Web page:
Anaerobic-digestor© Hans-Scherhaufer/imagebroker/Rex/Shutterstock

Plans to reform the system for electricity charging during times of peak demand threaten to knock thousands off the income for some renewable energy generators.

Ofgem is consulting on changes to charging arrangements for so-called embedded generation that could end payments known as triads. These provide valuable extra income for many generators exporting electricity to the grid on a baseload basis, such as anaerobic digestion, hydroelectric and biomass plants.

The changes could affect new and existing facilities, although transitional arrangements and possible grandfathering rights are still to be decided.

See also: Support plans cast shadow over future for crop based AD

The triad system was introduced in the 1990s to dissuade large energy-intensive users from using electricity during the three highest periods of peak demand in a four-month window between November and February (triad periods are identified retrospectively by National Grid).

Embedded generators, such as farm-based energy facilities exporting to the local network rather than the national transmission network, are currently incentivised to supply electricity during these periods through triad payments. Large generators, such as big wind farms or power stations, connected directly to the transmission network do not receive triad payments.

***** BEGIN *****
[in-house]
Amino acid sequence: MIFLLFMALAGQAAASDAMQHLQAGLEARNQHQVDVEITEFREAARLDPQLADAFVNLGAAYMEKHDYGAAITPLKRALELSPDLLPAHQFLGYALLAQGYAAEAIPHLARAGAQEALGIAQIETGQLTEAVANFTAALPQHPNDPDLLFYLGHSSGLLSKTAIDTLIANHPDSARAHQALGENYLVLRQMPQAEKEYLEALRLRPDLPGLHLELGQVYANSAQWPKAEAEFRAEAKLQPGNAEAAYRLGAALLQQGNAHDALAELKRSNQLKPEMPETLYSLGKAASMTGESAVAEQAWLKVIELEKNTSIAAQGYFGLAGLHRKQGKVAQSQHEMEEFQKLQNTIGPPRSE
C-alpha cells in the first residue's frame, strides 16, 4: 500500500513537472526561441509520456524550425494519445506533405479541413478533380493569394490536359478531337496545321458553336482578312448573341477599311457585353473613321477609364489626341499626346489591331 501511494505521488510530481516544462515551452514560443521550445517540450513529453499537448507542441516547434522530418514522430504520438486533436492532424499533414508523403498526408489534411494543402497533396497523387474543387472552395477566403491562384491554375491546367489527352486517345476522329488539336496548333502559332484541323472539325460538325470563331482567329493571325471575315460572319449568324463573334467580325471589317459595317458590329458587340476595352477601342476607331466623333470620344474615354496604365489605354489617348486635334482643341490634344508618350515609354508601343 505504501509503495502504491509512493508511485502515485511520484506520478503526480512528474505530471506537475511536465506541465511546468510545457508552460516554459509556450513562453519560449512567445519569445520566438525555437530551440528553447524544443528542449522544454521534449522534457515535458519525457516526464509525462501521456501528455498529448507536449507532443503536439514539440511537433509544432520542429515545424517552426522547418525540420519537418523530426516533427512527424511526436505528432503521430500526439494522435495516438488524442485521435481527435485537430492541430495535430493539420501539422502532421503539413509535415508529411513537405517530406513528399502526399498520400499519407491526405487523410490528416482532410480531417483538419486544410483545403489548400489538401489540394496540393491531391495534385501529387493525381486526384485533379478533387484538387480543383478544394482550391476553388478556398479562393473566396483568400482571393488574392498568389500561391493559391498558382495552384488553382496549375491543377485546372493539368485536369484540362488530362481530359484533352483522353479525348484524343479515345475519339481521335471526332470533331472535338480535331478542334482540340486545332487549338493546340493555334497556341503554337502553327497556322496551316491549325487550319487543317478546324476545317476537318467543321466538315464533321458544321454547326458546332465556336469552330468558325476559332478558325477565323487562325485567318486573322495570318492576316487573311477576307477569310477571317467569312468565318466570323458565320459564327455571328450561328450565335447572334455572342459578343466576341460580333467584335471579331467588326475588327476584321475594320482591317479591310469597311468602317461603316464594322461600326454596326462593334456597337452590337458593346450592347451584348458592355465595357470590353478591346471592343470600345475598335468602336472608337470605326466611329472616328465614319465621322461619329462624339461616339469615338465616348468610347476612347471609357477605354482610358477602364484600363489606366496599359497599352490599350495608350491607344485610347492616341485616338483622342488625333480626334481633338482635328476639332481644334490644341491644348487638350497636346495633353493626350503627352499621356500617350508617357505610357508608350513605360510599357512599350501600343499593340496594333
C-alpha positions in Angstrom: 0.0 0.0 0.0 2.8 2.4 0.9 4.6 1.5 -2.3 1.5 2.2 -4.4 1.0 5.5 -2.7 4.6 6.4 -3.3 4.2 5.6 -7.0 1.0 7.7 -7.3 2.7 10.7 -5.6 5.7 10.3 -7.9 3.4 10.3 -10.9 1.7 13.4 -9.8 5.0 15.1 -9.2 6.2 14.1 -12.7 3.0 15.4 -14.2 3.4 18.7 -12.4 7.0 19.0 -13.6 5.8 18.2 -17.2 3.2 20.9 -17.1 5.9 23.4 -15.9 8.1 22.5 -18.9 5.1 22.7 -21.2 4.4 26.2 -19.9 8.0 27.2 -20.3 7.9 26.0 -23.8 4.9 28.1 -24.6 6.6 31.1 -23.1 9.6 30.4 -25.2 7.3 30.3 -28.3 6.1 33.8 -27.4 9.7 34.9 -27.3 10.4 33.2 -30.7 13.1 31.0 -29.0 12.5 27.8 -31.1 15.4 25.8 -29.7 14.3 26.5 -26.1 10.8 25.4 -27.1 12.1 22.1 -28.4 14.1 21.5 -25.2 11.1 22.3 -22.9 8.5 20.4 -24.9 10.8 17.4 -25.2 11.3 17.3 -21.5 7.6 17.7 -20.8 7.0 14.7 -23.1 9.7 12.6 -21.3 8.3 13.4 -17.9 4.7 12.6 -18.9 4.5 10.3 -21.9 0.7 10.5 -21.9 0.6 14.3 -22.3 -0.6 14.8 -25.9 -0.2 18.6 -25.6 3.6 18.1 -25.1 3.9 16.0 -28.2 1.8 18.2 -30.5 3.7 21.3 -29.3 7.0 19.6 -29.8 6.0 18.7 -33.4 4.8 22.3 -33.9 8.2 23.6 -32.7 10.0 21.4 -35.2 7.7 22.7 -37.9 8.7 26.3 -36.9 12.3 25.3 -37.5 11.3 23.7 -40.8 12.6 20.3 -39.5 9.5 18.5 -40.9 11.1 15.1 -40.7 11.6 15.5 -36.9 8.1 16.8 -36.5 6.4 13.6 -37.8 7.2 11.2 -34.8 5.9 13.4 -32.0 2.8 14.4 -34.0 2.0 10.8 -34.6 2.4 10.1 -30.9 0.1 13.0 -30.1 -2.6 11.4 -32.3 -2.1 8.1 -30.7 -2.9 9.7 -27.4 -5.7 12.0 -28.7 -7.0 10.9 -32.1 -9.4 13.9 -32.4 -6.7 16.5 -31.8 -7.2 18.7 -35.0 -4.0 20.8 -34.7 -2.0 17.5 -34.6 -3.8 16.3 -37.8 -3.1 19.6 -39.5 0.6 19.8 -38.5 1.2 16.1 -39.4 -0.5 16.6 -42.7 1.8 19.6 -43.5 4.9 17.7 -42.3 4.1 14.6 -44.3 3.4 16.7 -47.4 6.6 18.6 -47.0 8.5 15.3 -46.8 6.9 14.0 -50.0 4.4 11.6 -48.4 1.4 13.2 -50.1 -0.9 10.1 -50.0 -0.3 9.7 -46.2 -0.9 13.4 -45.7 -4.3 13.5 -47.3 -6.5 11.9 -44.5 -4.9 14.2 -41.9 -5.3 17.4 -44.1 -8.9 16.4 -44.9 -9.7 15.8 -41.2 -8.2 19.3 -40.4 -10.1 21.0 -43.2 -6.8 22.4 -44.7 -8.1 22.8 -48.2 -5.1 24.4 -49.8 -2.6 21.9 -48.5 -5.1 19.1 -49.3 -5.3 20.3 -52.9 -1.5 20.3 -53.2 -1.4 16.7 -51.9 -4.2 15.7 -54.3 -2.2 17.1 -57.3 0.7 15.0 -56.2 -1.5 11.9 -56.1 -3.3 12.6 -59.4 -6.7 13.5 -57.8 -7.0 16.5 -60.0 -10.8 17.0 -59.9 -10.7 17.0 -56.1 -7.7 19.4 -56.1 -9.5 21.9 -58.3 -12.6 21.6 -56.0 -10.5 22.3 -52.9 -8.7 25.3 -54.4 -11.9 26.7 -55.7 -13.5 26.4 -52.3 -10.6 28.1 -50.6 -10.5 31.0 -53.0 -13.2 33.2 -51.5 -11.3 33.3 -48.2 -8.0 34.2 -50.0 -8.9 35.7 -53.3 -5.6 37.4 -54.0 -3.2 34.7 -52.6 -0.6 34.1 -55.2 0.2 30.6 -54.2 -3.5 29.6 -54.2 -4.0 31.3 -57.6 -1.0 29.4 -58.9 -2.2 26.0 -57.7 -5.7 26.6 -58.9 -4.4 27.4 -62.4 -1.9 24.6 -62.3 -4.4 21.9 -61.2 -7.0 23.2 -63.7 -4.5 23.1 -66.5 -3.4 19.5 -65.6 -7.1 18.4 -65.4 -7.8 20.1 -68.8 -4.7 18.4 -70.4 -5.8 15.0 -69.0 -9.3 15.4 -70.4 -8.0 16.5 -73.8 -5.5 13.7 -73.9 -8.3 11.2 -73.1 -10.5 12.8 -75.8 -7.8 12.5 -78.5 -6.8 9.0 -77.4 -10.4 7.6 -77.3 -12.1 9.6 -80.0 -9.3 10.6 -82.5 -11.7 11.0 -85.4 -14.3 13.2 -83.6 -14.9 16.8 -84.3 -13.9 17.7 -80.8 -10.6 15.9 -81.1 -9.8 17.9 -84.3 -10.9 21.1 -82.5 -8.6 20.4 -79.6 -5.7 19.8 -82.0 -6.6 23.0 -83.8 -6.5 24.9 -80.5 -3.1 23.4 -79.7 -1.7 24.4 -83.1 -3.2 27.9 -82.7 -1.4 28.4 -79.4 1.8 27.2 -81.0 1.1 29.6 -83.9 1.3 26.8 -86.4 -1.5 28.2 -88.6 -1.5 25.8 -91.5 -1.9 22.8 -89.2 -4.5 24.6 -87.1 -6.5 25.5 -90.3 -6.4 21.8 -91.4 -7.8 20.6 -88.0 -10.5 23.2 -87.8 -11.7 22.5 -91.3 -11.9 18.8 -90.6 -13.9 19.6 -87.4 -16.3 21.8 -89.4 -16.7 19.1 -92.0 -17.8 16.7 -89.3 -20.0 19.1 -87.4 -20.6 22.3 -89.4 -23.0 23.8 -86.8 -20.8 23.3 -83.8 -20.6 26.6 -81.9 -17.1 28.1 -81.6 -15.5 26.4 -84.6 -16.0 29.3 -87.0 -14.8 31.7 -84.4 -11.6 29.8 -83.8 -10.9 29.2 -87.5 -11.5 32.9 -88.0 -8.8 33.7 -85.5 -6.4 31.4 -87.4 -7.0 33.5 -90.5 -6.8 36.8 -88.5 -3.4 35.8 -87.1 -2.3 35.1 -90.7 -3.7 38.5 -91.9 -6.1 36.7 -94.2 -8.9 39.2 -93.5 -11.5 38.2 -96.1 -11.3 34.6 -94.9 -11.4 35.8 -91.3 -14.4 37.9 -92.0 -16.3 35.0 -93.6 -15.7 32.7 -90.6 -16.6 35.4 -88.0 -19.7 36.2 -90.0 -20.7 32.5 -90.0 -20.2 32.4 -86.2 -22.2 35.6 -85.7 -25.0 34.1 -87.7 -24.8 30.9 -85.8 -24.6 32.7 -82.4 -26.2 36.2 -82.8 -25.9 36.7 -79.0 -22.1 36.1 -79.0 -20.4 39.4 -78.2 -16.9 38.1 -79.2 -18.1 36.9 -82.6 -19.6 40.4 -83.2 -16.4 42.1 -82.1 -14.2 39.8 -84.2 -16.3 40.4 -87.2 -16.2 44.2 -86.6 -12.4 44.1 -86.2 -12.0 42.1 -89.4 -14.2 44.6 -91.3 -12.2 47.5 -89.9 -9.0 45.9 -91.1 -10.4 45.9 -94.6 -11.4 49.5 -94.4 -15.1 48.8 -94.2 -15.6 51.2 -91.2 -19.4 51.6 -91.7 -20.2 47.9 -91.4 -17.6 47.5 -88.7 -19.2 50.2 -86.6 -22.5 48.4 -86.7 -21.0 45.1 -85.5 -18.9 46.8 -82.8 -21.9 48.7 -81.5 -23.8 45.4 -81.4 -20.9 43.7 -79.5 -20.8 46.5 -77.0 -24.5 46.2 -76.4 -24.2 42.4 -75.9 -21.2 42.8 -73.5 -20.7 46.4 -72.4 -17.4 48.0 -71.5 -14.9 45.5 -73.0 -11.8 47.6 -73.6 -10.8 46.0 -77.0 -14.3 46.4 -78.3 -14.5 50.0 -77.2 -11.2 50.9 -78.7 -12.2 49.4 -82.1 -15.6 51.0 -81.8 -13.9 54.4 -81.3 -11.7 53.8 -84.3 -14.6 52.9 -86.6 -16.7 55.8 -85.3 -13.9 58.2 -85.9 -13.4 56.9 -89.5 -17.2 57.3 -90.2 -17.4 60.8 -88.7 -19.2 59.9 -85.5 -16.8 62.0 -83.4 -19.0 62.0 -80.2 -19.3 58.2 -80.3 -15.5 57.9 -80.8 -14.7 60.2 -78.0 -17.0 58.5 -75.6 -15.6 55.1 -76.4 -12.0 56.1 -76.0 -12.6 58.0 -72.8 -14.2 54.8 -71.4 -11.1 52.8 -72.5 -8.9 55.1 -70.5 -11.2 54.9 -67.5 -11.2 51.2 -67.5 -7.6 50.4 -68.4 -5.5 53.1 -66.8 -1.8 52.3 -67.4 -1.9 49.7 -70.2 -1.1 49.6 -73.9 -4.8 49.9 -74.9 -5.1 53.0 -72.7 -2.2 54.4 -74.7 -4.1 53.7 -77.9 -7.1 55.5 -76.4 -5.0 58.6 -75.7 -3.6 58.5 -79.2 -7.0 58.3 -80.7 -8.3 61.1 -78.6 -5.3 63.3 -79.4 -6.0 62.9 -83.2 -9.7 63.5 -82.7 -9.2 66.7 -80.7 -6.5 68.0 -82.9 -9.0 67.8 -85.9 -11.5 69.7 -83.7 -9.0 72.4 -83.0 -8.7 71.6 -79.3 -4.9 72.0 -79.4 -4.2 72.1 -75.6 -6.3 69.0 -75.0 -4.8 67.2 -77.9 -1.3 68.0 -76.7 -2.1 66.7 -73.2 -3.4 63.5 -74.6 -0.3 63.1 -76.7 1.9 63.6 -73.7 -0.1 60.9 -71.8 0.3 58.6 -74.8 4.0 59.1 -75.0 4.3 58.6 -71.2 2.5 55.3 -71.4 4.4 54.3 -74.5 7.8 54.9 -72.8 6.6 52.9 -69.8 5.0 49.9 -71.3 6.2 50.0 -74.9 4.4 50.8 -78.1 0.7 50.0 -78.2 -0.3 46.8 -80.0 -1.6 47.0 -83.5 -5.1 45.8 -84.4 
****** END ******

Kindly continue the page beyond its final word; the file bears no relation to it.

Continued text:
Payments vary between network operators and contracts, but can be worth up to £50,000/MW of electricity exported if electricity is supplied during all three periods, equivalent to £25,000 for a 500kW farm-based AD plant, according to Charles Ward of Newstream Renewables.

Level playing field

Major energy companies want to end triad payments and the Ofgem consultation suggests a need to “level the playing field” among large and small generators.

“The review is a big concern and the worry is that government/ Ofgem listen to the big six power companies and not to smaller independent generators. There could be some serious unintended consequences for the already battered renewables sector, particularly baseload generators such as AD,” said Mr Ward.

The Anaerobic Digestion & Bioresources Association believes there is no justification for removing triad payments, which can be worth around 5-10% of a plant’s generation income through its Power Purchase Agreement.

Proposals to remove them would have a significant impact on existing operators and future investment, says the association, adding that AD plants provide reliable, round the clock electricity, helping to ensure UK energy supplies can meet demand.

Triad payments recognise the efficiency of distributed generation, where electricity is generated closer to the point of use, it says.

*The consultation is at https://www.ofgem.gov.uk/system/files/docs/2016/07/open_letter_-_charging_arrangments_for_embedded_generation.pdf for an open letter outlining the proposals.

Deadline for responses is 23 September 2016.